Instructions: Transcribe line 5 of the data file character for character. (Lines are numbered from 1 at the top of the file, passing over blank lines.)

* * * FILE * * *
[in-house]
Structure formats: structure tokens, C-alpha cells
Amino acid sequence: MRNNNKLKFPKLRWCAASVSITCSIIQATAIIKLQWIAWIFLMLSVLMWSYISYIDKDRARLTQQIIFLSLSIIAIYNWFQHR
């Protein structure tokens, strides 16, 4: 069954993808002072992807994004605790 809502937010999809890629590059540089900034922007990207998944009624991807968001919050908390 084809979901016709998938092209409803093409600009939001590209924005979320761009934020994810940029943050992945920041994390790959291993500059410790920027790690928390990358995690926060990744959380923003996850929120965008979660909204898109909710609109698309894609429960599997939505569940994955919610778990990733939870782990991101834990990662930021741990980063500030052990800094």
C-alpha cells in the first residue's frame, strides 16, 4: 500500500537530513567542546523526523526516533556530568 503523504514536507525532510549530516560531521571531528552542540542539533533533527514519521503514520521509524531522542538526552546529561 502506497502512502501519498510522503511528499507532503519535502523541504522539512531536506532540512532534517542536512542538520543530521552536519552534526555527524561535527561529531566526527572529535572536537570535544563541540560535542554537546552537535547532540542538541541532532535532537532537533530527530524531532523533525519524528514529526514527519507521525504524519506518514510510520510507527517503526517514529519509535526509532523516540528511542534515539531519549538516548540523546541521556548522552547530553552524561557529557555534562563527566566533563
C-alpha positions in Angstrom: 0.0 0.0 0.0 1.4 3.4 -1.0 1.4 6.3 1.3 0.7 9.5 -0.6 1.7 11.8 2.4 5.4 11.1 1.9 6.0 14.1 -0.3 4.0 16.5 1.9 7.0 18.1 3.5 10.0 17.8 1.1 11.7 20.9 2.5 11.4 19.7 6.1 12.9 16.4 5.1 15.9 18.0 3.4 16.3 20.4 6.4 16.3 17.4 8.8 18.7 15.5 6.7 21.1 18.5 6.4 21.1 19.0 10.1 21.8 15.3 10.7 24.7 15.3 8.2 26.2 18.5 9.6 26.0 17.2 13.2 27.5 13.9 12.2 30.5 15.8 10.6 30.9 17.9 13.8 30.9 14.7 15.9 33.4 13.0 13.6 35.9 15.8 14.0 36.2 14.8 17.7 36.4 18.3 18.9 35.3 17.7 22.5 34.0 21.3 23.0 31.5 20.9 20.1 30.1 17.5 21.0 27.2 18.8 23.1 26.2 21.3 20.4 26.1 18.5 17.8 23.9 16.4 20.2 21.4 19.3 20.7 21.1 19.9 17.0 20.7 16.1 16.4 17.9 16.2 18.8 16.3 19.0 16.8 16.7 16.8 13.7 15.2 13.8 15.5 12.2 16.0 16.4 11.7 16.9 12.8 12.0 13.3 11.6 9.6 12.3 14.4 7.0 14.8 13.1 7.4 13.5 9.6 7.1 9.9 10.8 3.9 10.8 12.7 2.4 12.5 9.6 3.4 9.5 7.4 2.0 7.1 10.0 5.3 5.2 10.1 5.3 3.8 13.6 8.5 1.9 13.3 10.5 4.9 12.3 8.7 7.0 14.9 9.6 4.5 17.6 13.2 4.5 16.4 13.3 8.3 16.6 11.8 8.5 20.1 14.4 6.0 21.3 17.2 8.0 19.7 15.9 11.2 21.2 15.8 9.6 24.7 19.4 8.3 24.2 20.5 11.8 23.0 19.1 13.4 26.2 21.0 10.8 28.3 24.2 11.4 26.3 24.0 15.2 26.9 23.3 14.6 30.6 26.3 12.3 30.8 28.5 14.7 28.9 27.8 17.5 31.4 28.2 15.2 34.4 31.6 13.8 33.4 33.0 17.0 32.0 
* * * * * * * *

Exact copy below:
C-alpha cells in the first residue's frame, strides 16, 4: 500500500537530513567542546523526523526516533556530568 503523504514536507525532510549530516560531521571531528552542540542539533533533527514519521503514520521509524531522542538526552546529561 502506497502512502501519498510522503511528499507532503519535502523541504522539512531536506532540512532534517542536512542538520543530521552536519552534526555527524561535527561529531566526527572529535572536537570535544563541540560535542554537546552537535547532540542538541541532532535532537532537533530527530524531532523533525519524528514529526514527519507521525504524519506518514510510520510507527517503526517514529519509535526509532523516540528511542534515539531519549538516548540523546541521556548522552547530553552524561557529557555534562563527566566533563